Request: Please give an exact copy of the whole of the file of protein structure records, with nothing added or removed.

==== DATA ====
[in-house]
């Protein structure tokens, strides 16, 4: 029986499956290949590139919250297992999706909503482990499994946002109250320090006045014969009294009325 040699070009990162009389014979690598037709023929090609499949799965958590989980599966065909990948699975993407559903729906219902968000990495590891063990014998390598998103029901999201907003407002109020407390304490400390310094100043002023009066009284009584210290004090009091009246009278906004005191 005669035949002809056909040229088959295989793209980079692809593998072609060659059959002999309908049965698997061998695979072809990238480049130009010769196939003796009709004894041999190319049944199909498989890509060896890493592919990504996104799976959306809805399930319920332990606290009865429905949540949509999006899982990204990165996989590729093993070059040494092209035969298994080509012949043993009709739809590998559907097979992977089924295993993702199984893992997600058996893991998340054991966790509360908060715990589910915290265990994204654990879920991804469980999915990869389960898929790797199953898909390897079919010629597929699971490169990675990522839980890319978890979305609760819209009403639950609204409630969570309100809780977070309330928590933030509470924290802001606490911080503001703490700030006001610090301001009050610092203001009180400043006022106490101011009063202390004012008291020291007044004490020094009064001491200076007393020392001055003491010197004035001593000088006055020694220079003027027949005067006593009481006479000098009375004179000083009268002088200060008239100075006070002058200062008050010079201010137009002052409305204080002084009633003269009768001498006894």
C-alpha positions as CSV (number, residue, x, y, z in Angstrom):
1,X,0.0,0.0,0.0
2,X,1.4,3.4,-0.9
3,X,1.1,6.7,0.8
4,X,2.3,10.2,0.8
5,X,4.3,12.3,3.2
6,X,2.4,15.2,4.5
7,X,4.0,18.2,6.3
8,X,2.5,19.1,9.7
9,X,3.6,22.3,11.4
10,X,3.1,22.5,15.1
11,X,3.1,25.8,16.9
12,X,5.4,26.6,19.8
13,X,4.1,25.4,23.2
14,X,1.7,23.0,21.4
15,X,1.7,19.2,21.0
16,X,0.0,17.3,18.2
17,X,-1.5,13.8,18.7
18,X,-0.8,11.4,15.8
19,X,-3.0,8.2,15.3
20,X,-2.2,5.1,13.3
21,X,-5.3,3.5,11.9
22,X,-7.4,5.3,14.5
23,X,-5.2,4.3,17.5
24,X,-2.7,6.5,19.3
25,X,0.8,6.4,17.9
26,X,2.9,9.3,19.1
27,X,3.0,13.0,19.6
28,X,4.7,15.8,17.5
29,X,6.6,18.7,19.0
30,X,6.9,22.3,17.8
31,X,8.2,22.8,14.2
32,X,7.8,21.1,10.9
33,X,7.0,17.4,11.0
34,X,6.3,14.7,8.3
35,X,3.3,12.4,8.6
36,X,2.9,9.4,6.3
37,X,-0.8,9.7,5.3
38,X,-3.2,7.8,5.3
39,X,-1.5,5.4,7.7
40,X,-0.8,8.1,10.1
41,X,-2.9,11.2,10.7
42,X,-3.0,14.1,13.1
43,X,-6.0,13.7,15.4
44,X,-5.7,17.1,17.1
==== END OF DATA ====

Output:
[in-house]
């Protein structure tokens, strides 16, 4: 029986499956290949590139919250297992999706909503482990499994946002109250320090006045014969009294009325 040699070009990162009389014979690598037709023929090609499949799965958590989980599966065909990948699975993407559903729906219902968000990495590891063990014998390598998103029901999201907003407002109020407390304490400390310094100043002023009066009284009584210290004090009091009246009278906004005191 005669035949002809056909040229088959295989793209980079692809593998072609060659059959002999309908049965698997061998695979072809990238480049130009010769196939003796009709004894041999190319049944199909498989890509060896890493592919990504996104799976959306809805399930319920332990606290009865429905949540949509999006899982990204990165996989590729093993070059040494092209035969298994080509012949043993009709739809590998559907097979992977089924295993993702199984893992997600058996893991998340054991966790509360908060715990589910915290265990994204654990879920991804469980999915990869389960898929790797199953898909390897079919010629597929699971490169990675990522839980890319978890979305609760819209009403639950609204409630969570309100809780977070309330928590933030509470924290802001606490911080503001703490700030006001610090301001009050610092203001009180400043006022106490101011009063202390004012008291020291007044004490020094009064001491200076007393020392001055003491010197004035001593000088006055020694220079003027027949005067006593009481006479000098009375004179000083009268002088200060008239100075006070002058200062008050010079201010137009002052409305204080002084009633003269009768001498006894």
C-alpha positions as CSV (number, residue, x, y, z in Angstrom):
1,X,0.0,0.0,0.0
2,X,1.4,3.4,-0.9
3,X,1.1,6.7,0.8
4,X,2.3,10.2,0.8
5,X,4.3,12.3,3.2
6,X,2.4,15.2,4.5
7,X,4.0,18.2,6.3
8,X,2.5,19.1,9.7
9,X,3.6,22.3,11.4
10,X,3.1,22.5,15.1
11,X,3.1,25.8,16.9
12,X,5.4,26.6,19.8
13,X,4.1,25.4,23.2
14,X,1.7,23.0,21.4
15,X,1.7,19.2,21.0
16,X,0.0,17.3,18.2
17,X,-1.5,13.8,18.7
18,X,-0.8,11.4,15.8
19,X,-3.0,8.2,15.3
20,X,-2.2,5.1,13.3
21,X,-5.3,3.5,11.9
22,X,-7.4,5.3,14.5
23,X,-5.2,4.3,17.5
24,X,-2.7,6.5,19.3
25,X,0.8,6.4,17.9
26,X,2.9,9.3,19.1
27,X,3.0,13.0,19.6
28,X,4.7,15.8,17.5
29,X,6.6,18.7,19.0
30,X,6.9,22.3,17.8
31,X,8.2,22.8,14.2
32,X,7.8,21.1,10.9
33,X,7.0,17.4,11.0
34,X,6.3,14.7,8.3
35,X,3.3,12.4,8.6
36,X,2.9,9.4,6.3
37,X,-0.8,9.7,5.3
38,X,-3.2,7.8,5.3
39,X,-1.5,5.4,7.7
40,X,-0.8,8.1,10.1
41,X,-2.9,11.2,10.7
42,X,-3.0,14.1,13.1
43,X,-6.0,13.7,15.4
44,X,-5.7,17.1,17.1